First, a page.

As Mississippi’s looks ahead to the long, difficult task of converting declining transmission of the virus into a final victory over COVID-19, emerging scientific evidence is piling up in support of airborne transmission as a significant—and perhaps primary mode of infection for the virus, experts say.
Mississippi’s recovery has reduced the spread of COVID-19 to a historically low ebb, with Mississippi State Department of Health transmission charts indicating that the state’s new cases have been in freefall since the January peak of the pandemic so far. As of last week, both confirmed cases and confirmed hospitalizations were lower than in early June 2020, before last year’s devastating summer spike.
But this number could change. State Health Officer Dr. Thomas Dobbs warned that, for the first time in months, the trough in new cases had shown an incline. “Trending up last week. The future is in our hands. Fight COVID, get vaccinated,” Dobbs said on Twitter.
Vaccinations are in the same position, with MSDH data showing 736,145 fully vaccinated Mississippians so far. But the first concerning trends of a slowdown have begun to emerge, with total vaccinations declining each week in April.
Aerosol Transmission: Primary?
A Lancet study released just last week makes the case that aerosol transmission is the primary mode of infection spreading COVID-19. While expert opinion is that aerosol transmission in some form is a well-established fact, many public-health officials have relegated it to secondary importance behind droplet transmission. The Lancet study provides a comprehensive summary of why the difference between droplets and aerosols matters.
“If an infectious virus spreads predominantly through large respiratory droplets that fall quickly, the key control measures are reducing direct contact, cleaning surfaces, physical barriers, physical distancing, use of masks within droplet distance, respiratory hygiene, and wearing high-grade protection only for so-called aerosol-generating health-care procedures. Such policies need not distinguish between indoors and outdoors,” it reads.
This has been the policy borne out of most U.S. medical expertise for the majority of the pandemic. The relationship between droplet transmission and fomite, or touch transmission, is clear—fear of infected material spread through shared contact with surfaces has driven much of the sanitization and hygiene frenzy of the past year.
Now, while the CDC has acknowledged that the potential for fomite transmission is low, debate over whether droplet or aerosol transmission is the primary mode of infection still rages. If the aerosol method wins out, what might infection control methods look like in the second year of COVID-19?
“If an infectious virus is mainly airborne, an individual could potentially be infected when they inhale aerosols produced when an infected person exhales, speaks, shouts, sings, sneezes, or coughs,” The Lancet article continues. “Reducing airborne transmission of virus requires measures to avoid inhalation of infectious aerosols, including ventilation, air filtration, reducing crowding and time spent indoors, use of masks whenever indoors, attention to mask quality and fit, and higher-grade protection for health-care staff and front-line workers.”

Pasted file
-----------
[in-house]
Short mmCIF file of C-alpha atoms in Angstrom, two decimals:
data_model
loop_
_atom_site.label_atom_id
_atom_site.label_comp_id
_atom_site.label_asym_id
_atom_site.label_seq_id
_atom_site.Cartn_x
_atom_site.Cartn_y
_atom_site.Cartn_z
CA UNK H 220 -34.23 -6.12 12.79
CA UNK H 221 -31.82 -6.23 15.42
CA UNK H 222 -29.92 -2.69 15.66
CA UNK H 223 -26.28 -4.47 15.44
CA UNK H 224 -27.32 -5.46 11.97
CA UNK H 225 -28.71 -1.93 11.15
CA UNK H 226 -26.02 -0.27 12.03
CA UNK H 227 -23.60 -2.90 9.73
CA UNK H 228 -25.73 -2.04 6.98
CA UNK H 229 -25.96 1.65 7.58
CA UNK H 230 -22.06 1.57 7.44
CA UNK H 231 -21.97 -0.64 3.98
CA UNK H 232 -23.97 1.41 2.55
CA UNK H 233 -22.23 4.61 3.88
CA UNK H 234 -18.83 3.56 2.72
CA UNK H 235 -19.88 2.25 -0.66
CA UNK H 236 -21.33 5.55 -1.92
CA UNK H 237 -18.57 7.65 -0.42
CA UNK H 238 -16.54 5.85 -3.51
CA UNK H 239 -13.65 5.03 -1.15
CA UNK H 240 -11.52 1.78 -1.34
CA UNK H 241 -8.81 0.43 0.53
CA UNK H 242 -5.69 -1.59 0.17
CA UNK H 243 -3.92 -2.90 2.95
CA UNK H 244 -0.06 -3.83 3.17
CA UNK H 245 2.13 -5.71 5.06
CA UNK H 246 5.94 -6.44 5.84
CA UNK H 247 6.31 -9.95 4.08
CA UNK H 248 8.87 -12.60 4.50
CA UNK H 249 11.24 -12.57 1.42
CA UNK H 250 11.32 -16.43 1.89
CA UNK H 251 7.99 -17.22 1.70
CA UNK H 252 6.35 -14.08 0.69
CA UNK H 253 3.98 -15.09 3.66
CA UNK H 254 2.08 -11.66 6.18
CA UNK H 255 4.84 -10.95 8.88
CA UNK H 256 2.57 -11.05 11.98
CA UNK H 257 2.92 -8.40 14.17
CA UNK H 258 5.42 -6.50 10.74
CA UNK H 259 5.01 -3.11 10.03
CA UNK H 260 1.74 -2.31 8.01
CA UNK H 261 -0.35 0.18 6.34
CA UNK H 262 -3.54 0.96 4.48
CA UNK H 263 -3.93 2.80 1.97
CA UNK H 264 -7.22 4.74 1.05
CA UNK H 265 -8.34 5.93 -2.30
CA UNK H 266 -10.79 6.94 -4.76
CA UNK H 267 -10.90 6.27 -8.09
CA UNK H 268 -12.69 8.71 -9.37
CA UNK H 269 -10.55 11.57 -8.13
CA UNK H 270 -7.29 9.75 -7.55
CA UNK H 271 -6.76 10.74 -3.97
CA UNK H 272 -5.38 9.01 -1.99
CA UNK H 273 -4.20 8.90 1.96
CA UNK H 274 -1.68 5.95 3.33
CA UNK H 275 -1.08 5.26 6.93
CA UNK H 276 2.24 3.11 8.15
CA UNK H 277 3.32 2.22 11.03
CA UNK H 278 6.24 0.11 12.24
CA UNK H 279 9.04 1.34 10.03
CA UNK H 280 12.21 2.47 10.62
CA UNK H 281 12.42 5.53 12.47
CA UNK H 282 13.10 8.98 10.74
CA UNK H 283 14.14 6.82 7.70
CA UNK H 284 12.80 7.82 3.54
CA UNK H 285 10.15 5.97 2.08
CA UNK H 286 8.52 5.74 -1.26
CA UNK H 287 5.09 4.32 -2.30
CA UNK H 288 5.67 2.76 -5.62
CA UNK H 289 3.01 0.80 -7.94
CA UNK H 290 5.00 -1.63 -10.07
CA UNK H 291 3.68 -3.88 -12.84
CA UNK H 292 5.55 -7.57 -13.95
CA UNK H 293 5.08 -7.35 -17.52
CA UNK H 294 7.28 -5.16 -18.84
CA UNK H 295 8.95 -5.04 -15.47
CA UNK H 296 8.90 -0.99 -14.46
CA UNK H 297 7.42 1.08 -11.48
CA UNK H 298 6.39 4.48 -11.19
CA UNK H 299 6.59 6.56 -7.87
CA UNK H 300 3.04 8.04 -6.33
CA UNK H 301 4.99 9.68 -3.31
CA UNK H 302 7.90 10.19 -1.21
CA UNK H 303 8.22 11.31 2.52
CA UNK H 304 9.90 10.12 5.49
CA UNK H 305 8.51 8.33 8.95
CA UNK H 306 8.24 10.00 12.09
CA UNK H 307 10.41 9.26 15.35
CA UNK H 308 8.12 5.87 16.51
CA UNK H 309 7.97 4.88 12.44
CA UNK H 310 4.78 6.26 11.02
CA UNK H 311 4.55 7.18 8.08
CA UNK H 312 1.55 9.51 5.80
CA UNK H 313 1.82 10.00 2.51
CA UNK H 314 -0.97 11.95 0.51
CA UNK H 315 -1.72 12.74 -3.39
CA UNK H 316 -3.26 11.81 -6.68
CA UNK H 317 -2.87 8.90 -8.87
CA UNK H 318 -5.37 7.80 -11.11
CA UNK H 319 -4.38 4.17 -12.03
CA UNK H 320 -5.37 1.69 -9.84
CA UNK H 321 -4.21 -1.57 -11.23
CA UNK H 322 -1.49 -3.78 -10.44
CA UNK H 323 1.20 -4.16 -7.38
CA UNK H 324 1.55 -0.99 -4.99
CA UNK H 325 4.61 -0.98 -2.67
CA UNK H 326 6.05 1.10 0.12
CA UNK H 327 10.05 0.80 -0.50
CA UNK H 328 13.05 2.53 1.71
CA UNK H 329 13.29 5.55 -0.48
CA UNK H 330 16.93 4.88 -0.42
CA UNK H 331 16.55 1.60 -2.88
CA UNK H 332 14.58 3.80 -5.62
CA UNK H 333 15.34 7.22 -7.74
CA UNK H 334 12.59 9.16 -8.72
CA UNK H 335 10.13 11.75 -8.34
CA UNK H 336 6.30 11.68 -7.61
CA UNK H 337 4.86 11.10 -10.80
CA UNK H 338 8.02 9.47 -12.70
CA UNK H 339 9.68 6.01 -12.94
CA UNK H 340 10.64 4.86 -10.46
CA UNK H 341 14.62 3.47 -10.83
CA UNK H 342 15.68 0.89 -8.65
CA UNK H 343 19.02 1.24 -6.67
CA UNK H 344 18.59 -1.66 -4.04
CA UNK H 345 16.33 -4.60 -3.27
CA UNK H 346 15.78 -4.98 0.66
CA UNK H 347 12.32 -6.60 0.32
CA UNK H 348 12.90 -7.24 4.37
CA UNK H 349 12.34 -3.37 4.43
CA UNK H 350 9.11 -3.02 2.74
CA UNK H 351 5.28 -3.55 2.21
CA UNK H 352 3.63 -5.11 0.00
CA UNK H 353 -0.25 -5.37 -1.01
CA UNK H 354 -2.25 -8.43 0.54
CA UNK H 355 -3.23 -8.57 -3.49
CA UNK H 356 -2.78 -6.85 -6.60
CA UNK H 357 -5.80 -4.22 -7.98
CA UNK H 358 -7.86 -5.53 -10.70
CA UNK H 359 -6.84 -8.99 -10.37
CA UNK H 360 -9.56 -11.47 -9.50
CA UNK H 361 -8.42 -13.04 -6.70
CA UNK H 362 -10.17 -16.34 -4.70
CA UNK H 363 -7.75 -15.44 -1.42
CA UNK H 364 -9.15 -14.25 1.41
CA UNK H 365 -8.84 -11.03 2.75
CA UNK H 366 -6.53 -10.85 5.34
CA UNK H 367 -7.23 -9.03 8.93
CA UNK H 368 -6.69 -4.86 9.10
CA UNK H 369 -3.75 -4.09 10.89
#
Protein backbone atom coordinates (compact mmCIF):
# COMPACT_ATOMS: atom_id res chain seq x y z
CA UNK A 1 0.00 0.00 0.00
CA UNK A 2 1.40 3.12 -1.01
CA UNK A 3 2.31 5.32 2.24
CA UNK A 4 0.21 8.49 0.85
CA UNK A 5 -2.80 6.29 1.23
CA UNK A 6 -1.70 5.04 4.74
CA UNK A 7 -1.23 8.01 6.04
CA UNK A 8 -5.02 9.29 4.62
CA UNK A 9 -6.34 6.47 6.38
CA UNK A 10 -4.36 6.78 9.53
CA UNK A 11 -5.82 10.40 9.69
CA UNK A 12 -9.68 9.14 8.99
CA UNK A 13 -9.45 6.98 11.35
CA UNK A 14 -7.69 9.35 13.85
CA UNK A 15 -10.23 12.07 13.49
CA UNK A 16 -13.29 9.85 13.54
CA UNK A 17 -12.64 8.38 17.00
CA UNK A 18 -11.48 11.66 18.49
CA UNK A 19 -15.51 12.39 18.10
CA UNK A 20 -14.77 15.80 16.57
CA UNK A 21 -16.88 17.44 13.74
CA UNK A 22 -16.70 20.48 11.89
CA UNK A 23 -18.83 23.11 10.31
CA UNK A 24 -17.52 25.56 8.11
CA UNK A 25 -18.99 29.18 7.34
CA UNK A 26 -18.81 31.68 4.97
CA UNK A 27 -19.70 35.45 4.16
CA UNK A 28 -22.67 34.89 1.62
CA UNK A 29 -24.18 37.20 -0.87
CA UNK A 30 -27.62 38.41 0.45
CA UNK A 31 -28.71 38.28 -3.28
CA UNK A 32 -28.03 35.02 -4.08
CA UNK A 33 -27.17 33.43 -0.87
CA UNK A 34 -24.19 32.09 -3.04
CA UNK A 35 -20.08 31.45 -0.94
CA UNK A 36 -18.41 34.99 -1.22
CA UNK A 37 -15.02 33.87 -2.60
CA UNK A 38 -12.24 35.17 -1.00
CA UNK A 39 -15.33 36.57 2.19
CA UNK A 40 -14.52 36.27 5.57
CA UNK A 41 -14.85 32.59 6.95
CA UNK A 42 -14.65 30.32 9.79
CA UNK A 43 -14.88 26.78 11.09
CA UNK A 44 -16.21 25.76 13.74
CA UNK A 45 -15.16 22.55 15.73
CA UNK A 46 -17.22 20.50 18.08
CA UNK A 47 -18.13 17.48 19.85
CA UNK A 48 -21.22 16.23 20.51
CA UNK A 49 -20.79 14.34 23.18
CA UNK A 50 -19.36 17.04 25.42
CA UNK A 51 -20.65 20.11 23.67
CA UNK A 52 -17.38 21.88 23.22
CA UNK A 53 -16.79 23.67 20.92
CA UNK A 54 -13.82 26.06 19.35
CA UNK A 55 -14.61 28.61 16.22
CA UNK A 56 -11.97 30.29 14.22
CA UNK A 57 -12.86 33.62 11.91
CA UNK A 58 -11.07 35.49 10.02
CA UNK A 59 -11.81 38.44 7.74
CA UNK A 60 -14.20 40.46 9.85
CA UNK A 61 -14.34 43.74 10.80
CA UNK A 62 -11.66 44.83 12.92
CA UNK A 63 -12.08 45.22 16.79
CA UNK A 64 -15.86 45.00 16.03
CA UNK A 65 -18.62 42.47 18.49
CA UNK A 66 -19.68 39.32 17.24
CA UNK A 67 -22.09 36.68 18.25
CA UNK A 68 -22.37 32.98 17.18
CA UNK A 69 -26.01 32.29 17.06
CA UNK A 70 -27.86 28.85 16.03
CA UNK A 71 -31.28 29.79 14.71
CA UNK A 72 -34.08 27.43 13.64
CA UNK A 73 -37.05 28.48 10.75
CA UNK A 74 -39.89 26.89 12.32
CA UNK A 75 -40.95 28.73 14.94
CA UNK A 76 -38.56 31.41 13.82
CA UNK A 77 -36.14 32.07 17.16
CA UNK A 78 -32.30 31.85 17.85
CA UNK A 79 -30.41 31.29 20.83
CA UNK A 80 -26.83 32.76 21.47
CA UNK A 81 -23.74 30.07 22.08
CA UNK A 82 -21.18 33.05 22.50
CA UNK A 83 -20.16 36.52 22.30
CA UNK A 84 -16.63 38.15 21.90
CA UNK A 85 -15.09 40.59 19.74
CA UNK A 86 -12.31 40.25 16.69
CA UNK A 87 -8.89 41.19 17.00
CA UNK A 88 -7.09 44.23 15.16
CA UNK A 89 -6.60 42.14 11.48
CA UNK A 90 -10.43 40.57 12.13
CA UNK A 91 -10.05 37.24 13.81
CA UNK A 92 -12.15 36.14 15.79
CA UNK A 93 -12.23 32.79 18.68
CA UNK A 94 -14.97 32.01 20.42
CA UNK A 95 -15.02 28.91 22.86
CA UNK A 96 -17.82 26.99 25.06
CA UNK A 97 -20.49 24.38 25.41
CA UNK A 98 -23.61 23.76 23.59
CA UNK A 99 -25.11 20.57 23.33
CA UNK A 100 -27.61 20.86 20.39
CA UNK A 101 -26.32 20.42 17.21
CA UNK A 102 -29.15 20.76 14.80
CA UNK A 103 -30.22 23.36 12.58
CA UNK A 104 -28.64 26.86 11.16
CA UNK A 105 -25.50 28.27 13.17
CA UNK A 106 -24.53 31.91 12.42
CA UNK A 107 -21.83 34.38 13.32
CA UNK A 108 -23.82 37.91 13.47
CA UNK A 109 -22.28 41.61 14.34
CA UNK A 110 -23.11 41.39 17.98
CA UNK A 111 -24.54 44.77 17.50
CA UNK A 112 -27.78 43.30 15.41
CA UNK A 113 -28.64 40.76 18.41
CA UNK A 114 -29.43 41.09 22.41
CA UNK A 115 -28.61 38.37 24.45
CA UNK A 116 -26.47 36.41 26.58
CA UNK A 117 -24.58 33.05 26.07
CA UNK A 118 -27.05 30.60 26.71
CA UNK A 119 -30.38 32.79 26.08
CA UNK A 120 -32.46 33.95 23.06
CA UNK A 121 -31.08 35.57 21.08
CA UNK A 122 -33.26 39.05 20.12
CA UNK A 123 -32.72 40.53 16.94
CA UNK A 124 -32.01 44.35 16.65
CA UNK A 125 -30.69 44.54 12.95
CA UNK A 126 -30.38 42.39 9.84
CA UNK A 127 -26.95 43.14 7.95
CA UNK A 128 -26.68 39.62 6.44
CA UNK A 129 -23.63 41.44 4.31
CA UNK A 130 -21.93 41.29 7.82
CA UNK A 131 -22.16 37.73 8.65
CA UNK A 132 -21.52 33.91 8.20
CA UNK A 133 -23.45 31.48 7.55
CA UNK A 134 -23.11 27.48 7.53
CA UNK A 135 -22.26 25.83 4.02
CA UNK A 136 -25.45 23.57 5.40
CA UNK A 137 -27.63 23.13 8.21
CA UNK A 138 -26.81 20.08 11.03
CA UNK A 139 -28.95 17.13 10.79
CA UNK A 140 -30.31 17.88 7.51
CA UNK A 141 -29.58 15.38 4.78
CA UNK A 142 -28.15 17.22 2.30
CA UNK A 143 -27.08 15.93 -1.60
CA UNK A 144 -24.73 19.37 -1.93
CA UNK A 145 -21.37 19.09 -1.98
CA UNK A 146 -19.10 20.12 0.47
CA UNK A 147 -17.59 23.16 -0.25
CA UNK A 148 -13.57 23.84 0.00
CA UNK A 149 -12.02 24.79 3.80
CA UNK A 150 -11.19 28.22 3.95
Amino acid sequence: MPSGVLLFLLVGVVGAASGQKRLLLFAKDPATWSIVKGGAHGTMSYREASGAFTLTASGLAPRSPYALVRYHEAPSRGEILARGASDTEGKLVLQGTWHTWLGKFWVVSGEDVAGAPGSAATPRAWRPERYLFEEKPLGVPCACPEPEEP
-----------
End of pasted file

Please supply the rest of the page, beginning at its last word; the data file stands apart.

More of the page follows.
Indeed, overlap exists between these two methods, and responsible reporting on the pandemic has included warnings for both droplet and aerosol transmission. Masks, experts continue to say, are a first-order preventative measure for both droplet and aerosol transmission.
But a focus on aerosols does include a few key differences. Medical officials say ventilation is more critical than distance under such a model—though both matter. Experts say that fully embracing the aerosol model of transmission would allow for moderation of the use of masks outdoors.
Dr. Lindsey Marr, an expert on the subject of viral transmission, told The New York Times this week that she followed the “two out of three” rule for COVID-19 prevention. “If you’re outdoors, you either need to be distanced or masked. If you’re not outdoors, you need to be distanced and masked,” Marr said.
A recent JAMA article provides a more detailed study of how specific building controls can create safer indoor environments, more protected from airborne transmission of COVID-19.
“Controlling concentrations of indoor respiratory aerosols to reduce airborne transmission of infectious agents is critical and can be achieved through source control (masking, physical distancing) and engineering controls (ventilation and filtration),” the authors write.